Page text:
In a Garden Island article on euthanasia and the no-kill philosophy last weekend, NAIA president Patti Strand weighed in on the consequences of focusing on numbers over real solutions:
If [the Kauai Humane Society] were pressured to “have better numbers,” Strand said it would be impossible to do so without ample funding and effort to fix the symptoms. And that’s something she said can’t be done overnight.
“What happens is the value of saving the life of the dog is valued more highly than the value of protecting an adoptive family from a dangerous dog,” Strand said. “It’s this idea that, ‘’Gee whiz, I’d like to save this dog and he’s only nipped someone once,’ that can have real consequences.”
One of the best examples comes out of New Mexico, where the Albuquerque Animal Welfare Department last year permitted more than 100 dangerous dogs to be adopted by families or returned to them after they failed nationally recognized behavioral tests.
The result was tragic: Dozens of these dogs killed or injured other pets, bit children, attacked their owners or displayed otherwise aggressive behavior.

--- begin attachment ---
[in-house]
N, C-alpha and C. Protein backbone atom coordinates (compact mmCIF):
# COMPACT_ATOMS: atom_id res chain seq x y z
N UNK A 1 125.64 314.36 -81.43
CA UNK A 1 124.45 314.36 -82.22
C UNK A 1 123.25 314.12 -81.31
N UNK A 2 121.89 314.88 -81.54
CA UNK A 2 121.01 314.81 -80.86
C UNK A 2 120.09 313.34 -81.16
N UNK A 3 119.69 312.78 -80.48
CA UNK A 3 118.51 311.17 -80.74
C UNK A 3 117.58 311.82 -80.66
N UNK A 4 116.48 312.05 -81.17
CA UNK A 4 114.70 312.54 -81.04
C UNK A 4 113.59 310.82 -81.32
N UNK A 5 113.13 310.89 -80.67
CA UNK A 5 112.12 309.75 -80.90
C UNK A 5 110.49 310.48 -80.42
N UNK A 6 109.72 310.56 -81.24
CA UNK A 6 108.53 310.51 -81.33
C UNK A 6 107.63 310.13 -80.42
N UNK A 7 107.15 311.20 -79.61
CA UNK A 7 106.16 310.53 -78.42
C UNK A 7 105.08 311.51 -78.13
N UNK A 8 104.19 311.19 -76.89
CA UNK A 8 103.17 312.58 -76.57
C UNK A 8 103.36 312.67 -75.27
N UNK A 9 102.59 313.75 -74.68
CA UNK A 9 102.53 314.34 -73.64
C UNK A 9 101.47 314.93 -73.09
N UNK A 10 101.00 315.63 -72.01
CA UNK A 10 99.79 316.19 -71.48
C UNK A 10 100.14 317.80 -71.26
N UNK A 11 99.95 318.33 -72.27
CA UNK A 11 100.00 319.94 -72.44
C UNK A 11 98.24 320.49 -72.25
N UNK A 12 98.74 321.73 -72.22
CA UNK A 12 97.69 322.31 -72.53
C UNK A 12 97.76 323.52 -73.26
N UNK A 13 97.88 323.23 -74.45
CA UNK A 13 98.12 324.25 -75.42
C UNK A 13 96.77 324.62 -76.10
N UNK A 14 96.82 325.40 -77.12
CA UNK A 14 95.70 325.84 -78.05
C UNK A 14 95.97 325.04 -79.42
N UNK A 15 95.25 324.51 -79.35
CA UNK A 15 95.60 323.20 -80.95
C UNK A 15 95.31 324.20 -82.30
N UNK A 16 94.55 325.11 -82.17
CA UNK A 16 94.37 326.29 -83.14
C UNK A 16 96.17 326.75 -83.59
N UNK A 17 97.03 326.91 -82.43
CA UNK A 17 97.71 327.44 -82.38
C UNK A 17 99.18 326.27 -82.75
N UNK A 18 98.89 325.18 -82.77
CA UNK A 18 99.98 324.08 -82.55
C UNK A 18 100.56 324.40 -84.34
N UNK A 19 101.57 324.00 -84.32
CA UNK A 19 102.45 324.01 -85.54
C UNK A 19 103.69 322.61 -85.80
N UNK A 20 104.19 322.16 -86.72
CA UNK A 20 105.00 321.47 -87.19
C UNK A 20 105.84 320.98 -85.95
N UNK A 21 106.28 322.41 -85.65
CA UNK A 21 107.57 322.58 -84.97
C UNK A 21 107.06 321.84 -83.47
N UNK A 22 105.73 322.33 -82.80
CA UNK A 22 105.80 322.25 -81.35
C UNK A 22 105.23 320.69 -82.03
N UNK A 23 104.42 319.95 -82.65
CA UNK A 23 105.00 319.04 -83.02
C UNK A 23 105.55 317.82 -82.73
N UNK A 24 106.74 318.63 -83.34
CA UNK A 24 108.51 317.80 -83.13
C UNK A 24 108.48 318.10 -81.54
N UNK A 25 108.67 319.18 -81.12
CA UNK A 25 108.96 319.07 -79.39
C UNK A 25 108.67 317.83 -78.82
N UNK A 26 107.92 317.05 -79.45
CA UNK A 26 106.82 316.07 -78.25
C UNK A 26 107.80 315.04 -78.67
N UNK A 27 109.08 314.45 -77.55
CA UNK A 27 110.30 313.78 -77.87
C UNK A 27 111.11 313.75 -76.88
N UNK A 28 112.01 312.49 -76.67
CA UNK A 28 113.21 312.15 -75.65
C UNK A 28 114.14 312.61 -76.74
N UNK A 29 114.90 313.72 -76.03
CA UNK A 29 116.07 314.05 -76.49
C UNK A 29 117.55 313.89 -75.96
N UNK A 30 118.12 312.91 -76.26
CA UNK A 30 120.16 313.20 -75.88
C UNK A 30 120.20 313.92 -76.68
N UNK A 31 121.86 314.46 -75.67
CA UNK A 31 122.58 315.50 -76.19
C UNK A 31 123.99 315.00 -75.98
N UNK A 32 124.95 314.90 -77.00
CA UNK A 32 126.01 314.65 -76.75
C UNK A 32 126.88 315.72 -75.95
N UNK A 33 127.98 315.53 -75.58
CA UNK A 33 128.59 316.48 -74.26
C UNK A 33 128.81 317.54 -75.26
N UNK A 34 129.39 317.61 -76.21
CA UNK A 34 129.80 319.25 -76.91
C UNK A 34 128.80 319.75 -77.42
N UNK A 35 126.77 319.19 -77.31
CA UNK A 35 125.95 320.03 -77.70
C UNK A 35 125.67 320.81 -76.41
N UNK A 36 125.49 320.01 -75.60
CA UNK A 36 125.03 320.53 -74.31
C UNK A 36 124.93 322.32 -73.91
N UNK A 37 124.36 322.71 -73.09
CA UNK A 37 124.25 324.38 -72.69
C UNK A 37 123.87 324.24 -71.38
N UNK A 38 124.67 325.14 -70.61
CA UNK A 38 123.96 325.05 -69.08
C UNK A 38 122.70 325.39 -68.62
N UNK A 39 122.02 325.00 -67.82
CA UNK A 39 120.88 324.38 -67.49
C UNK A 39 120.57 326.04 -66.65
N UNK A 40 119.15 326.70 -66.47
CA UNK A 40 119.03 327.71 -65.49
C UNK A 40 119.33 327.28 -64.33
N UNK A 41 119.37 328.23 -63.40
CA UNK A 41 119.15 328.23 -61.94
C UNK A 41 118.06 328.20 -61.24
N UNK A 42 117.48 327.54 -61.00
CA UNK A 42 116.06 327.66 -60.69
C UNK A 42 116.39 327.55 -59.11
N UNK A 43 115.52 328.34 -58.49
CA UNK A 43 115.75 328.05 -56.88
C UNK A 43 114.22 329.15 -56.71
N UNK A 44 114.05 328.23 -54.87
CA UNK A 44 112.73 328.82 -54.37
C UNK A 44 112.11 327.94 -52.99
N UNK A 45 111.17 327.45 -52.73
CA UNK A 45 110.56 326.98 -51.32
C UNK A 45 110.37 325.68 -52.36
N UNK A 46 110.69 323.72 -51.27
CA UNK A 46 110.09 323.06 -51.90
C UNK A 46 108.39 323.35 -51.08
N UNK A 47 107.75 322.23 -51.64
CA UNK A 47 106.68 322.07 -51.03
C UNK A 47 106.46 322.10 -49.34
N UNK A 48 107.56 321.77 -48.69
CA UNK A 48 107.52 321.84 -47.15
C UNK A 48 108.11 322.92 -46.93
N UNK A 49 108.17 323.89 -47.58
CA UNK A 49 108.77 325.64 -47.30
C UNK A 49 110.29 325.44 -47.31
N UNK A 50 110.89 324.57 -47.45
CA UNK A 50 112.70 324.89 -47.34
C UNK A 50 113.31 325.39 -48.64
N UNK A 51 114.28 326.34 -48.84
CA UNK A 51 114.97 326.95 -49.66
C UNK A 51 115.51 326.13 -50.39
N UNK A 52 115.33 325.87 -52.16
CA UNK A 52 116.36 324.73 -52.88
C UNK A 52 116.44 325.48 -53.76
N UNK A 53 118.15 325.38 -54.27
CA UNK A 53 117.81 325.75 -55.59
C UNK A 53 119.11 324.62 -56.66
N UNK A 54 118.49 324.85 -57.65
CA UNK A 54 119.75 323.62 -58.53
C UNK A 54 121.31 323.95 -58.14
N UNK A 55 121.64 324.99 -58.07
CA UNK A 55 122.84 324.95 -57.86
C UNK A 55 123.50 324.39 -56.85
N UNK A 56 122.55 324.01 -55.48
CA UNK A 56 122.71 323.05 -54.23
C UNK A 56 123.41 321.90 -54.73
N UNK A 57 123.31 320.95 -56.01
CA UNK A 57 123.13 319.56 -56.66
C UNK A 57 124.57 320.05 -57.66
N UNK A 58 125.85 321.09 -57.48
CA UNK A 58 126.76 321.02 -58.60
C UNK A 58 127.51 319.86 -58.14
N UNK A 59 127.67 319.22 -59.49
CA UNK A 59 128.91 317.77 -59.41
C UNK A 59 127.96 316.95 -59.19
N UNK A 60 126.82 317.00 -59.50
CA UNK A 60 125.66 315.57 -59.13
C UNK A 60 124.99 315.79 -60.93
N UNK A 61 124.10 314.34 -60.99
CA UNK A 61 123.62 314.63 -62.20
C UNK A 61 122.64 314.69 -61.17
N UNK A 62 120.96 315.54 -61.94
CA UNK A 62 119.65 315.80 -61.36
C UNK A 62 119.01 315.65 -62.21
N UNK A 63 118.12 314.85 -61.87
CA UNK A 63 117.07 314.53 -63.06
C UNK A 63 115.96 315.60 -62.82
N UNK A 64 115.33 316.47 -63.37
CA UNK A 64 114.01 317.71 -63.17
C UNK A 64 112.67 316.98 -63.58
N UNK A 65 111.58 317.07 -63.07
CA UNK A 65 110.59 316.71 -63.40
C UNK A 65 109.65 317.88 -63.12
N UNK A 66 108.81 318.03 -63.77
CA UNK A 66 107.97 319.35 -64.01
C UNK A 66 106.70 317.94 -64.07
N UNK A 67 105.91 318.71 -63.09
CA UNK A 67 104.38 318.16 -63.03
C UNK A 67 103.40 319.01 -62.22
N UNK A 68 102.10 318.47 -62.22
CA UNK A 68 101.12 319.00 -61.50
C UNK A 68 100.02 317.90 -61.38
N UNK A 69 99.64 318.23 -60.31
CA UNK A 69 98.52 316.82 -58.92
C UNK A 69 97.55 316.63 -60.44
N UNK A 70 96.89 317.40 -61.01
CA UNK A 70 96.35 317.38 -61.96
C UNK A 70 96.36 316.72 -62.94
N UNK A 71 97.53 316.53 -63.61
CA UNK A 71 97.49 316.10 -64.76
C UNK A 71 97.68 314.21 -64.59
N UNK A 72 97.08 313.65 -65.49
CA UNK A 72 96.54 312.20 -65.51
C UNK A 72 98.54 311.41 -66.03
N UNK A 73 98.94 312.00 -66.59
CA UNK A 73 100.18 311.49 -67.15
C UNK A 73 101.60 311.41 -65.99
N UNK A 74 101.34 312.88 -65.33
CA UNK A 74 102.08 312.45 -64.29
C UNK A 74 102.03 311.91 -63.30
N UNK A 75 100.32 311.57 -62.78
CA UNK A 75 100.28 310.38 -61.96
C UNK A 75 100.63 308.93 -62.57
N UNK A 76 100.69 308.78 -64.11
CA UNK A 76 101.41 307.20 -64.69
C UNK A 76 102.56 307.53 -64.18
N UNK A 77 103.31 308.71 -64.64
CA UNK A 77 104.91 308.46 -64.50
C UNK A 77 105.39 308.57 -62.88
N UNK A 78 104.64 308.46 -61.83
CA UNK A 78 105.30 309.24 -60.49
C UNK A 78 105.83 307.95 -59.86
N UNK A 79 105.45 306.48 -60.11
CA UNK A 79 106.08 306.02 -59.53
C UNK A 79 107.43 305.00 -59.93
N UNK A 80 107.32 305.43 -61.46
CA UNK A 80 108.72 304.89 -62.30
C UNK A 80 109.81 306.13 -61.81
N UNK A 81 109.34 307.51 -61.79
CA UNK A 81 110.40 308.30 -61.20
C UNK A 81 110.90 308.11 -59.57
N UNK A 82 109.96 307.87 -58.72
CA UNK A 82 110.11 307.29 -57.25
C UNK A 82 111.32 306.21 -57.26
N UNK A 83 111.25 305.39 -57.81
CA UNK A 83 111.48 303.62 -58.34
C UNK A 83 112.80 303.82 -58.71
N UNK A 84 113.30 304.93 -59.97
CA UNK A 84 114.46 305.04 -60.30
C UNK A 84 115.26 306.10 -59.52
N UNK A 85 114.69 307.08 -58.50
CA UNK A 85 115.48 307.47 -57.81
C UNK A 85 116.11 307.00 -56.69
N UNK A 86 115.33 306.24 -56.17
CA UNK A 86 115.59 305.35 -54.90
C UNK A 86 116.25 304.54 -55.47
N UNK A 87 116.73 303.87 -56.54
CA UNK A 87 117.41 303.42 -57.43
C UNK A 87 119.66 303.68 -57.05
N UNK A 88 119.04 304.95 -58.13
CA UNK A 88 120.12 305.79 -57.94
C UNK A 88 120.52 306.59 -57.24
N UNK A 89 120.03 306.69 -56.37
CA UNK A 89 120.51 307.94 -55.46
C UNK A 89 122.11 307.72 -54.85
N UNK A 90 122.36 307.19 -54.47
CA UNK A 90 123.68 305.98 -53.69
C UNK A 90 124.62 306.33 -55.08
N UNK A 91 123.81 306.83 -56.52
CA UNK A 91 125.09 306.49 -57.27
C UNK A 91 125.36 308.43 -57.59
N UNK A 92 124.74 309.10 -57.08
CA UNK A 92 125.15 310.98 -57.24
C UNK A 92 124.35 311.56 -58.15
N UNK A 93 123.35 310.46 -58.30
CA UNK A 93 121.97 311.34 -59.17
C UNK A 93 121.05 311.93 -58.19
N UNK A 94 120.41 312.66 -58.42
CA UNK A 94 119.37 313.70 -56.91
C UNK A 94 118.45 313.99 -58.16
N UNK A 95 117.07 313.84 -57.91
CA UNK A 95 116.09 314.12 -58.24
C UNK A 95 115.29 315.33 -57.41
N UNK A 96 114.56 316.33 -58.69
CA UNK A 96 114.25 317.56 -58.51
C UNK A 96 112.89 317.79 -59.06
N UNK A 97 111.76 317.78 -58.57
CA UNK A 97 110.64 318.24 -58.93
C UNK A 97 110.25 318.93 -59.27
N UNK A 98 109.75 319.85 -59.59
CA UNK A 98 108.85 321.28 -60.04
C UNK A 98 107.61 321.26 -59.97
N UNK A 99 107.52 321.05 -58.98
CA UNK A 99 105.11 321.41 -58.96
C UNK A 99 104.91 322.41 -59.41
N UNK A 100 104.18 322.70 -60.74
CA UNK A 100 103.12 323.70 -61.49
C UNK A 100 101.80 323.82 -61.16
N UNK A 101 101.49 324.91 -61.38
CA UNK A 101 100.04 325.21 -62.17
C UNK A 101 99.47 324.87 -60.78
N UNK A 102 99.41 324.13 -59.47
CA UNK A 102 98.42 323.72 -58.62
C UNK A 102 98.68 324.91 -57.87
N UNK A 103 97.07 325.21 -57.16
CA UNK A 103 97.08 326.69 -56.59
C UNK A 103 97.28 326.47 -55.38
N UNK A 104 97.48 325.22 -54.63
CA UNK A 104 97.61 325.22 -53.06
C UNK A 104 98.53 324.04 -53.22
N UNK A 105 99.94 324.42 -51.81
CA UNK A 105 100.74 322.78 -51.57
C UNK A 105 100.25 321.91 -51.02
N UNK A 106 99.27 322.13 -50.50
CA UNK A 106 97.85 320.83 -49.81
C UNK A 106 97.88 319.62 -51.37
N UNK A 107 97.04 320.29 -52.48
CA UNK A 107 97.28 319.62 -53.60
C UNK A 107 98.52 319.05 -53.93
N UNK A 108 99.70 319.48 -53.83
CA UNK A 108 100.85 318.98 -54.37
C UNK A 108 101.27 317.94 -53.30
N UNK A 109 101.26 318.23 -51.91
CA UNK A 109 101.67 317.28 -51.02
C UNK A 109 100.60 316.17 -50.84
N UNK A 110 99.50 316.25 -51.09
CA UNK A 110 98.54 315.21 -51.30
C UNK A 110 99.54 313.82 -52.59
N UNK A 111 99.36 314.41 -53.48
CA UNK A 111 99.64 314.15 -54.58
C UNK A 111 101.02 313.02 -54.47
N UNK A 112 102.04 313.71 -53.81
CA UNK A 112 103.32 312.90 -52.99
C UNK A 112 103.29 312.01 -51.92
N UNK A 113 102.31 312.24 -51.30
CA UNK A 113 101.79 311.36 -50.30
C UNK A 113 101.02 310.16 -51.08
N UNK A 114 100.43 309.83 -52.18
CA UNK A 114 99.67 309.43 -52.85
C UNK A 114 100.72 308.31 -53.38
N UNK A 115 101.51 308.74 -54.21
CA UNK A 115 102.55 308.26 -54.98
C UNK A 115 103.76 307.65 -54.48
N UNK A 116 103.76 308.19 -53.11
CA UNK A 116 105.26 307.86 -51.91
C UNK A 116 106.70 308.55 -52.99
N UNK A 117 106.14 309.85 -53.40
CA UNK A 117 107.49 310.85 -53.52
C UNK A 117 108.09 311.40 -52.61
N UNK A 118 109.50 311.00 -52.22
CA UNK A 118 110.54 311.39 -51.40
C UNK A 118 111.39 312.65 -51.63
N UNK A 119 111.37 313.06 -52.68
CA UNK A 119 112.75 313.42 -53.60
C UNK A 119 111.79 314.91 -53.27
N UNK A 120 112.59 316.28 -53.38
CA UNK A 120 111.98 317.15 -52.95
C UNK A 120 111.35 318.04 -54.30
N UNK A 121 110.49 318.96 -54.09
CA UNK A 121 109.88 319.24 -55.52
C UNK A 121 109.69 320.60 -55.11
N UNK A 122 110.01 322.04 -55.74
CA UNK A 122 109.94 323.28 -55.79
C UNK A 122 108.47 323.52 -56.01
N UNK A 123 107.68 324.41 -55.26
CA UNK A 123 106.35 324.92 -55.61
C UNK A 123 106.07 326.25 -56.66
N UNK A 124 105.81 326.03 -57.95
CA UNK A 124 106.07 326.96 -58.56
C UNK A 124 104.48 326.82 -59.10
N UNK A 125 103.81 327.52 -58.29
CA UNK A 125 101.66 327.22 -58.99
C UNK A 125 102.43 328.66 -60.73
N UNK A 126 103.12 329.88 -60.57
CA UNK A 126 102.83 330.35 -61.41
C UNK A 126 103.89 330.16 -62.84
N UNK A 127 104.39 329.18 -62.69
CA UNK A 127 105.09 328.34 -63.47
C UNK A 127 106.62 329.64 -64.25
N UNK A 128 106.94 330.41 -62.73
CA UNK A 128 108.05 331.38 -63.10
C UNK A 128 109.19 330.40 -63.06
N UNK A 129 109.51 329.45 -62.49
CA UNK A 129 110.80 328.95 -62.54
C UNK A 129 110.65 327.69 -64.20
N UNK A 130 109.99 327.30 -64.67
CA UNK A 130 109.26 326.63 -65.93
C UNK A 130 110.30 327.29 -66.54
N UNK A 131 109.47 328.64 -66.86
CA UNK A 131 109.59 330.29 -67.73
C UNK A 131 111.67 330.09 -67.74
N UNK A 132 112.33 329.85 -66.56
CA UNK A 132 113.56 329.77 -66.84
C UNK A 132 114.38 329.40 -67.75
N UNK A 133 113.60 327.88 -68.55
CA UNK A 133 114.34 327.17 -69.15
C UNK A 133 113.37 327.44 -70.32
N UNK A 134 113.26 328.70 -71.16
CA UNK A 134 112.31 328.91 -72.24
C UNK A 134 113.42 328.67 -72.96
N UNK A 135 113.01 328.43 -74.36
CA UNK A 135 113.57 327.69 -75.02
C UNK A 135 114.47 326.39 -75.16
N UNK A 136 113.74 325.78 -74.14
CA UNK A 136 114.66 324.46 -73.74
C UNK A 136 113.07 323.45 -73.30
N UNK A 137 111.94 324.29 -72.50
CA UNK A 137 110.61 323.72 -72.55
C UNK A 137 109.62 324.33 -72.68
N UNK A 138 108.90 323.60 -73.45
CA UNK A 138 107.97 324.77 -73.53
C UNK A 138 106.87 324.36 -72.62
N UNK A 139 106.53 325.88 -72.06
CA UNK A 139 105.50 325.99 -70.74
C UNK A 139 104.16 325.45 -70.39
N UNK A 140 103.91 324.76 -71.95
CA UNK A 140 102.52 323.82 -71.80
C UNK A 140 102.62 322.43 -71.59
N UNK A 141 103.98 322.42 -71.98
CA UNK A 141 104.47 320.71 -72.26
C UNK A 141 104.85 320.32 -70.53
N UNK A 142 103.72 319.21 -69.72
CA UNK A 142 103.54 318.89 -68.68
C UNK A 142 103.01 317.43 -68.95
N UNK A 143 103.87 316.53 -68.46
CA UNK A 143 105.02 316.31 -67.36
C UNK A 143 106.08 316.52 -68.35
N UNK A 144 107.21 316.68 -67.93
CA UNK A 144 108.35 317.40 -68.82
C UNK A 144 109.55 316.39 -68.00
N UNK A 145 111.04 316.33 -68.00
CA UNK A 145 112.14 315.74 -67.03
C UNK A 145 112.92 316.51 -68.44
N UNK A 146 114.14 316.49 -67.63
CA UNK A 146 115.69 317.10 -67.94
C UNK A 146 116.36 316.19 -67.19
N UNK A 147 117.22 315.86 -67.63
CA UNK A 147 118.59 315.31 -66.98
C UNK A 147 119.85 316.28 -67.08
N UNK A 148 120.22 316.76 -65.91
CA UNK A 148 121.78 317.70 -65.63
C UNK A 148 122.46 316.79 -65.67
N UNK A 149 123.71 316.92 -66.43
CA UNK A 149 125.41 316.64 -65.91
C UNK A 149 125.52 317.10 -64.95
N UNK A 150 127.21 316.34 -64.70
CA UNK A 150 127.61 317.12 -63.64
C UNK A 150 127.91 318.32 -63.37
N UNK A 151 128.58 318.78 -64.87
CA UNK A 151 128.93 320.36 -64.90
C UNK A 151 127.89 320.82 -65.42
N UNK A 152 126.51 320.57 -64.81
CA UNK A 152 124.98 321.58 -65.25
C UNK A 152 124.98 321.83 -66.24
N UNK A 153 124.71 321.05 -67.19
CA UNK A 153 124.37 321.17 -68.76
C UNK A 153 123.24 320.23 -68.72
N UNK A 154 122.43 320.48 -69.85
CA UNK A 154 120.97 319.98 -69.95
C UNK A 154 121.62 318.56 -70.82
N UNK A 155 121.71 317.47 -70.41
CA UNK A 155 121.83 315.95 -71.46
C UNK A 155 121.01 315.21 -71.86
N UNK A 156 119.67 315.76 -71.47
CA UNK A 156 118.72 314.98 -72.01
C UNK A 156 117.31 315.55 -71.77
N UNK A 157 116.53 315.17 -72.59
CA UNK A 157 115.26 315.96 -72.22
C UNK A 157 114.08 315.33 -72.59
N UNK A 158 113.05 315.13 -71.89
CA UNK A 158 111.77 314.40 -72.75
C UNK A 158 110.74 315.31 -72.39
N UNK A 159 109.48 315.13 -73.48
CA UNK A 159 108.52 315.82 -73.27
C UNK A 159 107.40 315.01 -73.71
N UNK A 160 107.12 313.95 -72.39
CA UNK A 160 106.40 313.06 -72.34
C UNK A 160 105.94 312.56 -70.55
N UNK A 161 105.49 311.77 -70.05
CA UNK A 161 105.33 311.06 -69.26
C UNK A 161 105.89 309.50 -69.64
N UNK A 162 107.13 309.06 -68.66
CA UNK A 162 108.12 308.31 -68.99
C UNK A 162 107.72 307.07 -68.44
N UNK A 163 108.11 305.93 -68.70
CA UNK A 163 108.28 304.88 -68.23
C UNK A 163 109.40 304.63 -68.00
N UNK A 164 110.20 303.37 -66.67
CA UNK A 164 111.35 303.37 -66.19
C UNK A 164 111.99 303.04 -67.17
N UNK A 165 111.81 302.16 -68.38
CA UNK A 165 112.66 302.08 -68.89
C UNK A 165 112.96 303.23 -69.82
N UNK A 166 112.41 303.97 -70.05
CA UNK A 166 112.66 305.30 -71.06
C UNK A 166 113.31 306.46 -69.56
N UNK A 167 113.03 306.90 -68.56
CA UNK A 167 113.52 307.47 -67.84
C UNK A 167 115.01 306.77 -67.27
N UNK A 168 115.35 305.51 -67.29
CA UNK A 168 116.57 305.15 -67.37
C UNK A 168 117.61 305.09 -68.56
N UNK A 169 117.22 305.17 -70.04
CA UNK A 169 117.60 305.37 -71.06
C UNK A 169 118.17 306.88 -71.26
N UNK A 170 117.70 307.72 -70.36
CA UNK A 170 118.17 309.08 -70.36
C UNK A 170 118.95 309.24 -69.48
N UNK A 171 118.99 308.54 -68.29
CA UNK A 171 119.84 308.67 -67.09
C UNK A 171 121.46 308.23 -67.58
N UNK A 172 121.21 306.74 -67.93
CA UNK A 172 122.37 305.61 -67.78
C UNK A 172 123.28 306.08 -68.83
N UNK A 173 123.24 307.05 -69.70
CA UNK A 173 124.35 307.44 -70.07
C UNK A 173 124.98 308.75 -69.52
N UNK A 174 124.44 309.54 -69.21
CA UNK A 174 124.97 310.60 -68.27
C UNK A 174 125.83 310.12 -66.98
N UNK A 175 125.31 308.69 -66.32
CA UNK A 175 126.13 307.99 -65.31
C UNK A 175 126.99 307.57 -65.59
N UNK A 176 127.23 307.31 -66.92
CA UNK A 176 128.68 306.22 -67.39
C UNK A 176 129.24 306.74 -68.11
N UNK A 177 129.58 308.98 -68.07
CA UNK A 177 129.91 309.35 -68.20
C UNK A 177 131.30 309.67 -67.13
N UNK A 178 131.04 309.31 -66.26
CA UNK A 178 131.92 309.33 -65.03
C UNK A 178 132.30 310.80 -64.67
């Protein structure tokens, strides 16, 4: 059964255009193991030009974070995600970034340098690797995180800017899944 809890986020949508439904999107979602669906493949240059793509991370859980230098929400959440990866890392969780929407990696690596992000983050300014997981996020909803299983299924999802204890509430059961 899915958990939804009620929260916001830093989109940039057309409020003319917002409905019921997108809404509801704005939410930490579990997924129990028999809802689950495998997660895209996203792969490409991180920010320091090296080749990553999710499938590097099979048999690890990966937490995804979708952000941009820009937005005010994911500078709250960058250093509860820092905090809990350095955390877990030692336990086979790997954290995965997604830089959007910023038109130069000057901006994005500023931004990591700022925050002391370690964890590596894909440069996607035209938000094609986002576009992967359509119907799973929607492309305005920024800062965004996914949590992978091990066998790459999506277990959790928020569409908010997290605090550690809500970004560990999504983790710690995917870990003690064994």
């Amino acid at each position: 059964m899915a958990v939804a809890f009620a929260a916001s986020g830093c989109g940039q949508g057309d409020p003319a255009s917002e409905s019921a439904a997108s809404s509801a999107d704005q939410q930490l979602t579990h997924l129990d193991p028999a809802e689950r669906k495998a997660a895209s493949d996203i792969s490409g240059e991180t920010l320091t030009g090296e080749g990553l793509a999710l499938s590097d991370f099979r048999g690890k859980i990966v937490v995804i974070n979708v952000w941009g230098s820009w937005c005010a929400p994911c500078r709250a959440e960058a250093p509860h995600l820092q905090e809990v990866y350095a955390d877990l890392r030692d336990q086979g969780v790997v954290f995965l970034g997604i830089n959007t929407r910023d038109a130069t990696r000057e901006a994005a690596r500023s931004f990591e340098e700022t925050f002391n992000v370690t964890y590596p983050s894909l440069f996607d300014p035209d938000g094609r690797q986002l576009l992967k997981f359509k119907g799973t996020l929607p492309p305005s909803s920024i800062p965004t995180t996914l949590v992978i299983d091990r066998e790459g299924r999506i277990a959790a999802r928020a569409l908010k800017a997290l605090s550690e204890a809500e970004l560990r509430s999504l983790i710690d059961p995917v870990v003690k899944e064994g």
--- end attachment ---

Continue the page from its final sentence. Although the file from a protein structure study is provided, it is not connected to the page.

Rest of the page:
“All across the country, dangerous dogs that should not be adopted out to the public today and wouldn’t have been adopted out 10 years ago are being adopted out,” Strand said. “The reason is this idea that there are numbers every shelter should be hitting, and it’s not that black and white. Not every community is ready to be no-kill. It’s not a switch that can just be flipped.
“I’m absolutely in favor of the wholesome goal that’s attached to the no-kill label, but you have to look below the surface to see how it’s being applied.”
As always, the focus should be striving for the best possible standards of care — in home and in shelters — on cooperation, public education, and outreach; improvements in “the numbers” will flow naturally from those goals and improvements.